For instance, MetLife is providing parking lots at its St. Louis office location for the local hospital to use for drive-through testing,11 while Prudential has donated over 150,000 protective face masks and respirators.12 The Cigna Foundation and New York Life Foundation pledged US$25 million each to a new fund they started to support survivors of workers who die fighting COVID-19.13 In addition, Liberty Mutual and Chubb are among various carriers that pledged millions of dollars for pandemic relief to help support people and programs providing emergency frontline services, as well as community relief efforts.14
Some insurers are extending their assistance closer to home as well to ensure the well-being of their own workforce. Travelers launched a “distribution support plan” to accelerate more than US$100 million in commission payments to eligible insurance agents and brokers who are facing liquidity issues due to the crisis.15 Chubb announced it will not lay off any of its employees, assuring its workforce of job security during the pandemic.16 USAA introduced curbside pickup for meals and groceries for its employees at its corporate locations.17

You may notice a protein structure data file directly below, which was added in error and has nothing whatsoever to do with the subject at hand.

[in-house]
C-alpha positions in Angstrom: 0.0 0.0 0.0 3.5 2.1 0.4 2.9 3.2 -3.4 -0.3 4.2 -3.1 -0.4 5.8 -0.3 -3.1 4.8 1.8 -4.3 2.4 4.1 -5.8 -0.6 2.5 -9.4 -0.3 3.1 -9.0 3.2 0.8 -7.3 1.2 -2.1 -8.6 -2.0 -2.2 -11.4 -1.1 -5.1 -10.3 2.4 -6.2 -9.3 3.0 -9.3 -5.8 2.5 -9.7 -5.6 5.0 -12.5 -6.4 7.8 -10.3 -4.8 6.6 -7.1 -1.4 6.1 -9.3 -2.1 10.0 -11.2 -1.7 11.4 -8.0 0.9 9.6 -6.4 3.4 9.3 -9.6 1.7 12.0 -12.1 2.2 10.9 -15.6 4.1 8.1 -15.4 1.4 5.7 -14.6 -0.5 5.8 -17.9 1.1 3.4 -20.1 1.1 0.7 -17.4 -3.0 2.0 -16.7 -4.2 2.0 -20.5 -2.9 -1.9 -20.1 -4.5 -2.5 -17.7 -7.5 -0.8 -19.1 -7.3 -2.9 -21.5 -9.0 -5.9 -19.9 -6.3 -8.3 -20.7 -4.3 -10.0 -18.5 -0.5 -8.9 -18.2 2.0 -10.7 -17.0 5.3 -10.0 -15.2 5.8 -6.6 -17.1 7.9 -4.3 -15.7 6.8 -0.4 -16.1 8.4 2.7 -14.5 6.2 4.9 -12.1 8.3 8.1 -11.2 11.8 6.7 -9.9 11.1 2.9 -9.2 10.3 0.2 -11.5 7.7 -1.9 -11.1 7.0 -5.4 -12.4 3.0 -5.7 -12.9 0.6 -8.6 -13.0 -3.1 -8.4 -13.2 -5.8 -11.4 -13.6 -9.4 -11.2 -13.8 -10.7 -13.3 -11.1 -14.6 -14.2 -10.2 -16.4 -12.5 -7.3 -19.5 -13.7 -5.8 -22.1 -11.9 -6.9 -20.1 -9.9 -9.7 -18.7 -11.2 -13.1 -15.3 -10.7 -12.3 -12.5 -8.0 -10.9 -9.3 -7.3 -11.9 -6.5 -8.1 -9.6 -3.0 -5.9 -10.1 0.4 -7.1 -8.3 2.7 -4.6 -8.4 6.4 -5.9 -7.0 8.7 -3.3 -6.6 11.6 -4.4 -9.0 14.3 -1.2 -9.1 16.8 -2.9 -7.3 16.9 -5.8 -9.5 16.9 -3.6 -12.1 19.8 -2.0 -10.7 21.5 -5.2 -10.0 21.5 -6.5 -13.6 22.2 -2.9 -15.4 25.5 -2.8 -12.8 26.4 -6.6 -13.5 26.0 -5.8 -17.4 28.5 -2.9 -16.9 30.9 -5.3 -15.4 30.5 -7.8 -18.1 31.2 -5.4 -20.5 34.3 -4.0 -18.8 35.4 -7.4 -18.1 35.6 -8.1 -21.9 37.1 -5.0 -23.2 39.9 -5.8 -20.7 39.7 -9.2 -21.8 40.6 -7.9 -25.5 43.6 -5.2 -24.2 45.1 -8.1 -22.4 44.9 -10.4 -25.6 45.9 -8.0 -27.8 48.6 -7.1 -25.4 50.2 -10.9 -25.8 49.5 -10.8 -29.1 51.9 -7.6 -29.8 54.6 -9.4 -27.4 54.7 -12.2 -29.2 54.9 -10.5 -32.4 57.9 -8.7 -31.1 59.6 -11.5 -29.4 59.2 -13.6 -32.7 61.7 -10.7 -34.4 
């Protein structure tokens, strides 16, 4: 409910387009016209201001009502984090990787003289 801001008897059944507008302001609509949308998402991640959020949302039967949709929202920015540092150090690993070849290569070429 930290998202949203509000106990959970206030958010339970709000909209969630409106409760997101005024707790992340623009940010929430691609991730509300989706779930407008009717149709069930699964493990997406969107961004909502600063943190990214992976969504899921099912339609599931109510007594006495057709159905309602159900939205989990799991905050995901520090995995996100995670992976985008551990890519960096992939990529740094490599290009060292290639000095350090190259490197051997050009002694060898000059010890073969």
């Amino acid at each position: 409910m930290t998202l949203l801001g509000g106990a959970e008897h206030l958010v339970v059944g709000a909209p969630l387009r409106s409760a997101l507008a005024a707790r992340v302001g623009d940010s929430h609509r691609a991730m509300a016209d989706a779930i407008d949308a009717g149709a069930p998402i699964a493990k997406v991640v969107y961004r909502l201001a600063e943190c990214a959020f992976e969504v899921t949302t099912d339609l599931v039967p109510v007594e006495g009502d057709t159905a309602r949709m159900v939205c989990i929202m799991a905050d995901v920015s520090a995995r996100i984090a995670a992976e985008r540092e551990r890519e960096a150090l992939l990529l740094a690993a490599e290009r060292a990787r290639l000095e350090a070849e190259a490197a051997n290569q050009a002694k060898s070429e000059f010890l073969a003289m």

During this challenging period, the insurance sector will likely need to continue demonstrating social responsibility and empathy for clients and society at large. With initial efforts underway, insurers can also remain hyper-focused by anticipating client needs using analytics, providing positive experiences by keeping interactions low effort, and remaining flexible with products and payment plans.
On a broader, more forward-looking basis, property casualty insurers are among a wide-ranging coalition of business groups supporting efforts to create a government-sponsored reinsurance backstop similar to the one formed under the Terrorism Risk Insurance Act.18 The goal of the new program is to facilitate the provision of business interruption coverage for future pandemics by capping the potential liability of private carriers.
Both as risk transfer vehicles as well as providers of loss control and safety services, insurers remain the economy’s chief purveyors of risk mitigation, but that message may often not be reaching customers or the general public. Insurers therefore should be initiating more proactive and targeted communication, both through public service advertising and individual policyholder outreach, to help the public understand the support the industry is providing to individuals and businesses during this difficult time. The focus should likely be on how carriers are doing their part and more to be good corporate citizens, while demonstrating the industry’s essential role in providing coverage for insurable exposures in a responsible, affordable way.